Friday, February 25, 2011

Extraterrestrials? What Would Jesus Do?

"Baptism of Christ," Aert de Gelder, 1710 (with saucer overhead)

In a far-reaching analysis of the potential impact on humans of learning that extraterrestrials exists, Christians likely would be scrambling to reconcile the idea of Jesus Christ with life on other planets.

“It's been argued for a couple of centuries now whether one incarnation of God as Jesus Christ for the entirety of creation is sufficient,” says theologian Ted Peters of the Pacific Lutheran Theological Seminary in Berkeley, California. For instance, aliens might lead religions to question whether a second genesis of life elsewhere belongs within the biblical understanding of creation. Might Jesus Christ have appeared more than once in the universe?

According to
To see what effects the discovery of extraterrestrial intelligence might have on religion, Peters and his colleagues surveyed more than 1,300 individuals worldwide from multiple religious traditions ~ including Roman Catholics, evangelical Protestants, mainline Protestants, Orthodox Christians, Mormons, Jews, Buddhists and non-religious groups. 
They found the vast majority of religious believers ~ regardless of religion ~ were overwhelmingly confident that they wouldn’t suffer a collapse in faith in the face of evidence of extraterrestrial intelligence. In addition, roughly one-third of religious people thought that the faith of other religions would be threatened, while two-thirds of nonreligious people thought that aliens would sway the faith of the religious as a whole. 
There are many open questions as to how people on Earth might view beliefs from space. Could advances that alien civilizations could bring be perceived much like a secular form of salvation? Might advanced civilizations and their perhaps equally advanced philosophies make our religions feel primitive?
Alien religions could draw converts, and if there are many points of agreement between religions on Earth and from space, one might see communication of ideas across species as well, Peters believes. “Greek philosophers never met the God of Moses, but there were people who said, ‘Doggone, there seems to be much that coheres,’” he added.

Click here for the article.

Wednesday, February 23, 2011

Music's Popularity Resides in Dopamine

Music causes the brain to release the chemical dopamine, creating a pleasurable rush and even helping listeners to anticipate a particularly thrilling moment. Previous research suggested a role for dopamine~ a substance brain cells release to communicate with each other ~ but new data shows it affects the brain directly.

Scientists for years have known dopamine creates pleasurable sensations when people eat, have sex, or take drugs. According to the Associated Press:
The tie to dopamine helps explain why music is so widely popular across cultures, Robert Zatorre and Valorie Salimpoor of McGill University in Montreal write in an article posted online Sunday by the journal Nature Neuroscience. 
The study used only instrumental music, showing that voices aren't necessary to produce the dopamine response, Salimpoor said. It will take further work to study how voices might contribute to the pleasure effect, she said.
The researchers described brain-scanning experiments with eight volunteers who were chosen because they reliably felt chills from particular moments in some favorite pieces of music. That characteristic let the experimenters study how the brain handles both anticipation and arrival of a musical rush.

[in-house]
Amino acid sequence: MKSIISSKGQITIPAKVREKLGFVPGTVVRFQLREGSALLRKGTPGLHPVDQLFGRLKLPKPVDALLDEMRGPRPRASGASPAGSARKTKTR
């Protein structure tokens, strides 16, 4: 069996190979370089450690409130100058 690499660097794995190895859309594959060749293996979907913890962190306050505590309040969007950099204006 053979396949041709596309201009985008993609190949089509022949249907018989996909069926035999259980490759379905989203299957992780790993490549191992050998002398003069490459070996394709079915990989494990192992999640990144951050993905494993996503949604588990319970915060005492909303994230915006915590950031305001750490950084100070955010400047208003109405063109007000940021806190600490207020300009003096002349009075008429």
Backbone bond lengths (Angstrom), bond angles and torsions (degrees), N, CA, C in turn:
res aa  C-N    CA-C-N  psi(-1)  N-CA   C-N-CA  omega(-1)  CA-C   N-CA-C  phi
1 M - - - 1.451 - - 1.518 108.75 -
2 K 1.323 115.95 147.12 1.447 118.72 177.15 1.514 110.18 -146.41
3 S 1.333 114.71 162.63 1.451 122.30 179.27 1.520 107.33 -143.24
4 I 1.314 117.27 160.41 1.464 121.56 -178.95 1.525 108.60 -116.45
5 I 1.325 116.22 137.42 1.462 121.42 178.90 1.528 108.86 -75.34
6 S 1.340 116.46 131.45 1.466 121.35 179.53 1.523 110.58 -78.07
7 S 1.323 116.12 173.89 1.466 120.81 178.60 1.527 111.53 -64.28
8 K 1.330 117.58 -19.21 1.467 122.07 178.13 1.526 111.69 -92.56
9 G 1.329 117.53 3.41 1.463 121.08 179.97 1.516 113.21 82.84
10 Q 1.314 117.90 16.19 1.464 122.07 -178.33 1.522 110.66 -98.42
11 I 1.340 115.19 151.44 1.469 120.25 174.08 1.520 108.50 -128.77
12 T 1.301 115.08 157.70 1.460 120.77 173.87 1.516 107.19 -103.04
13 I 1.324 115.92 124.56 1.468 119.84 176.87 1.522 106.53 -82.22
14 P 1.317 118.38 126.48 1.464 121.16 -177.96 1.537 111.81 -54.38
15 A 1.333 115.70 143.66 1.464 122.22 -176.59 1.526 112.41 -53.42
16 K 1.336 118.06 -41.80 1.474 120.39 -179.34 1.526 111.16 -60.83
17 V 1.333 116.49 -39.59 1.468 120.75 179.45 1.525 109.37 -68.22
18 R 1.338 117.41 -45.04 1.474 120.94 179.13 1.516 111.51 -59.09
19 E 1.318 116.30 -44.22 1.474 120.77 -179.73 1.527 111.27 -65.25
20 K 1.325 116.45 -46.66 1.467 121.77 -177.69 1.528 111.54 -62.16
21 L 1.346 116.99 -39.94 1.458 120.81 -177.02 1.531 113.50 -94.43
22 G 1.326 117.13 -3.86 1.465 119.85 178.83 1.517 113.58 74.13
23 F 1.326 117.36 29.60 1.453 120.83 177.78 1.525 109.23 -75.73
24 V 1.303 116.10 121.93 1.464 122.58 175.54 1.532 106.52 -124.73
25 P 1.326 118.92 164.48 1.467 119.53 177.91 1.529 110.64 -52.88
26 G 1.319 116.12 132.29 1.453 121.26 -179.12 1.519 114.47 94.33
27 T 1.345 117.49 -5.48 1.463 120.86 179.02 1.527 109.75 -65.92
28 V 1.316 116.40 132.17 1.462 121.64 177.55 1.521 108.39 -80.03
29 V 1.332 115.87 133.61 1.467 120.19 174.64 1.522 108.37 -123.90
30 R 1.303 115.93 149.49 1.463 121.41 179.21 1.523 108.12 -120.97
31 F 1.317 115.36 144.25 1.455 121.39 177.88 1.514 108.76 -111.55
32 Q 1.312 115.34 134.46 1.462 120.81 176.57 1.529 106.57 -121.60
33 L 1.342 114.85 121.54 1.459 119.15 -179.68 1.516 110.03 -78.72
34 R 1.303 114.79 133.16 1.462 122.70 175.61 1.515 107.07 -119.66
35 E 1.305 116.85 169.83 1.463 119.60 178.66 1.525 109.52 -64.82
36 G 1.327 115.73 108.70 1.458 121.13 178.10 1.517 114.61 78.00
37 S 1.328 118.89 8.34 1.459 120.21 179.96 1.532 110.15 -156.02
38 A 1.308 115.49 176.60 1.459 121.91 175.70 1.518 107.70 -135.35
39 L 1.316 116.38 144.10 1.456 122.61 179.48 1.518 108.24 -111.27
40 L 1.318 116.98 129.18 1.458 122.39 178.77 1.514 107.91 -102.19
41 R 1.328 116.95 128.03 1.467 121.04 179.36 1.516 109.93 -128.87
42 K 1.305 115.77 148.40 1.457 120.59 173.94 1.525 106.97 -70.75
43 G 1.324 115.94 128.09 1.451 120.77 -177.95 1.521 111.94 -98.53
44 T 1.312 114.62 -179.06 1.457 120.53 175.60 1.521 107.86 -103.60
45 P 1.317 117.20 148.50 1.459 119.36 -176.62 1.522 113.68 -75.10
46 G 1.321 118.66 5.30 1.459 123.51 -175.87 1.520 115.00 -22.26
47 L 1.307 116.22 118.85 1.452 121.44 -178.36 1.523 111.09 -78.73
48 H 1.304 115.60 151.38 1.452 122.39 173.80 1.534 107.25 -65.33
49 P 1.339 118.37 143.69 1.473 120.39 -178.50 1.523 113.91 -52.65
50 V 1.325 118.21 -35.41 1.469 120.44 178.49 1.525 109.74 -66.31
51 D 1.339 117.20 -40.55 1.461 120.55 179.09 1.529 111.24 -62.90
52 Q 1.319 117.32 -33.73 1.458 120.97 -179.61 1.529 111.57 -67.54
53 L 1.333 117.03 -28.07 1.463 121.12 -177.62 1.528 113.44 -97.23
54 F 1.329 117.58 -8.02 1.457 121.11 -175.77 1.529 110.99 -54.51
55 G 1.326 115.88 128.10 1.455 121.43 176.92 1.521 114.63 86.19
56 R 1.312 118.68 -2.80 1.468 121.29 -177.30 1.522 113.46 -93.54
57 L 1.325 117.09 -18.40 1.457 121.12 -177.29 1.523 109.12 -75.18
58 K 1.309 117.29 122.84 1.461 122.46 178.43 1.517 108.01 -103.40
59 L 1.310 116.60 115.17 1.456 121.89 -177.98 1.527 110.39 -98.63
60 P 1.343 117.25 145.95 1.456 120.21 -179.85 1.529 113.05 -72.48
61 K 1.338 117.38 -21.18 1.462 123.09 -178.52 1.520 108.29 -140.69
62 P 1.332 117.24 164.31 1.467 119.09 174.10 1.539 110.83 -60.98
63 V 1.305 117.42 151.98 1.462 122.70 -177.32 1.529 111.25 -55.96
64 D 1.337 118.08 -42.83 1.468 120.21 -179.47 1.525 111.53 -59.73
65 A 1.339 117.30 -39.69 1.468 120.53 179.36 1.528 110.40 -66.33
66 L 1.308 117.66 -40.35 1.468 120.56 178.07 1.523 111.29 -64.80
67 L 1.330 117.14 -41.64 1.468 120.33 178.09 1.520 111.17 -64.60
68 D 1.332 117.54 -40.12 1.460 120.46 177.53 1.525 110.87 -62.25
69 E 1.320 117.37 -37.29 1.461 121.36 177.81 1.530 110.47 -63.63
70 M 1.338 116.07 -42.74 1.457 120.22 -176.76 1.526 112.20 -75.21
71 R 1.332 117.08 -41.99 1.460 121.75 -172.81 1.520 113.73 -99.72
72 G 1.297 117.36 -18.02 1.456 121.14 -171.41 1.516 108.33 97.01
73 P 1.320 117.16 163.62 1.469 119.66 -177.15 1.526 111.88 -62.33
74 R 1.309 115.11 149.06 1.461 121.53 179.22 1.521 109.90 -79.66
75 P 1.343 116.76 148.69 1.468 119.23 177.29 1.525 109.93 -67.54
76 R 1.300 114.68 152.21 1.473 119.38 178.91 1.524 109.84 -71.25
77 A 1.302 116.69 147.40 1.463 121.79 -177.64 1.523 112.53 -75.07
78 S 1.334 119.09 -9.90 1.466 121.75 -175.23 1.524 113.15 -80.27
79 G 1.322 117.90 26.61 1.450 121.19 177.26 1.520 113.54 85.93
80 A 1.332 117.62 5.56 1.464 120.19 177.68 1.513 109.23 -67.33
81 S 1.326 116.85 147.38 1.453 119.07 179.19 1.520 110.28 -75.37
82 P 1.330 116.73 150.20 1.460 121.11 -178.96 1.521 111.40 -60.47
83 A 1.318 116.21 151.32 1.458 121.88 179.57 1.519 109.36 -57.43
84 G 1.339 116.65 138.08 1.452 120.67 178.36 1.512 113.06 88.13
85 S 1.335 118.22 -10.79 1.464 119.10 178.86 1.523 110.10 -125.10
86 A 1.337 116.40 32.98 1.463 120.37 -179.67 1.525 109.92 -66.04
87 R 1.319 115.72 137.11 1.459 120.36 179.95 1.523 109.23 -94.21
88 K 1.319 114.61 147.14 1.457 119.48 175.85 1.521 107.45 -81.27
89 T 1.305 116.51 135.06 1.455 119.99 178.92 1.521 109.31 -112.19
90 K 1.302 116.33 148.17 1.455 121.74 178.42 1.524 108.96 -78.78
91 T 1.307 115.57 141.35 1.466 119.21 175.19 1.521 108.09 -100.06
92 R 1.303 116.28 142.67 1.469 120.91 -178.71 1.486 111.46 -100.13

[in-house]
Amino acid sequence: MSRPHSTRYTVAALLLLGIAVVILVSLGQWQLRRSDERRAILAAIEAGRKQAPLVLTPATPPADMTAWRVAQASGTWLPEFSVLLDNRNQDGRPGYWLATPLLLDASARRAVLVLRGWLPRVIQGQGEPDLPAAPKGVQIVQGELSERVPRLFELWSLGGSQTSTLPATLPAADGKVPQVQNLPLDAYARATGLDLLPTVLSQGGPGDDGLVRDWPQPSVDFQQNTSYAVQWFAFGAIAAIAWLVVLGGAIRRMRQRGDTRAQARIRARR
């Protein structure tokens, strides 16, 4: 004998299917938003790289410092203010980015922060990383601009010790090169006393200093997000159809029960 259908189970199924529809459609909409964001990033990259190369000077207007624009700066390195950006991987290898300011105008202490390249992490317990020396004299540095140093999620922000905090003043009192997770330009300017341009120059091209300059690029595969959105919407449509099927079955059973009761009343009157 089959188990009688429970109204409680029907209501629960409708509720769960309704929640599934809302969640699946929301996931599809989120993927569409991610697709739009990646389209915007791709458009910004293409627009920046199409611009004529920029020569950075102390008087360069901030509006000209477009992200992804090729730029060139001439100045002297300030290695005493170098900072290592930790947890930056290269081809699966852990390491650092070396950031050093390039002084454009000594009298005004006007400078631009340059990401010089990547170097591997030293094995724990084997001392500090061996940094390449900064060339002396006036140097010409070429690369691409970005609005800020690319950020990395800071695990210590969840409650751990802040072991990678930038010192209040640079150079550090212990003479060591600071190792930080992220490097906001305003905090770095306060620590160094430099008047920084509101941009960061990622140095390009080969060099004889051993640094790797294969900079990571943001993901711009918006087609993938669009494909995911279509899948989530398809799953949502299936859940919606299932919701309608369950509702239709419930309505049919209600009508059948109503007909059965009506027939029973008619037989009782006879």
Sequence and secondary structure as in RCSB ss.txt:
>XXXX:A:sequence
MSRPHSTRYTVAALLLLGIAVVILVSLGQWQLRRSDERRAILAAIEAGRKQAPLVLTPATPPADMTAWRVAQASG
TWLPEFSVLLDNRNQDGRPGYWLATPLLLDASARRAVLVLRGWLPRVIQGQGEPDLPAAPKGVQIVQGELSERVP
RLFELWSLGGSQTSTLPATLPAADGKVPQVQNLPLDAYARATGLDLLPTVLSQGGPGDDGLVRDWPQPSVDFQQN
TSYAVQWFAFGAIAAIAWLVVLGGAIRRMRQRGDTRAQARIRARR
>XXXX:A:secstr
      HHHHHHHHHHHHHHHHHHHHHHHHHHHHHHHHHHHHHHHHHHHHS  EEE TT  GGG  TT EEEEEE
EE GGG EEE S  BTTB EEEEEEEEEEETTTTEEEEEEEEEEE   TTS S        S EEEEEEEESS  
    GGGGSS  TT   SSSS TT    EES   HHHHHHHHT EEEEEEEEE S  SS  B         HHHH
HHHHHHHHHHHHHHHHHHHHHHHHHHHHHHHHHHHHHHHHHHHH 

Results suggested that people who enjoy music but don't feel chills are also experiencing dopamine's effects, Zatorre said.
PET scans showed the participants' brains pumped out more dopamine in a region called the striatum when listening to favorite pieces of music than when hearing other pieces.

Click here for the article.

Friday, February 18, 2011

Is the Future Leaking into the Present? Maybe So.

Alice and the White Queen.

Ordinary people may be altered by experiences they haven't had yet, indicating the future can leak into the present. At least that’s the conclusion of a respected psychology professor, Daryl Bem of Cornell.

According to NPR:
Already critics are jumping up and down, saying this can't be, time is not porous, the experiments are flawed. But because this is the Professor Daryl Bem (he's in your high school textbook for his work on self perception) and because the journal publishing his article is top-of-the-line rigorous, all over the world psychologists are trying to duplicate what Dr. Bem has done. If serious scientists can repeat his results, this story is going to be big. 
The NPR article describes two experiments Bem conducted at Cornell that seem to prove his hypothesis. The article concludes:
So who knows? Maybe psychologists, like quantum physicists, will have to deal with the deep strangeness of our universe. Maybe time doesn't behave properly. Maybe it makes little leaps, suddenly appears uninvited when porn is in the air. Or maybe not.
It's not like we've never thought about this before. In his paper Bem recalls that in Through the Looking Glass, the White Queen casually mentions to Alice that in her realm, "memory works both ways."
Not only does the Queen remember past events, she can also remember "things that happened the week after next."
Alice, always puzzled, says, "I'm sure mine only works one way... I can't remember things before they happen." The Queen seems a little sorry for Alice. "It's a poor sort of memory that only works backwards," she says.
In a year or so, Bem suggests, we may have to agree with the Queen.

Click here for the article.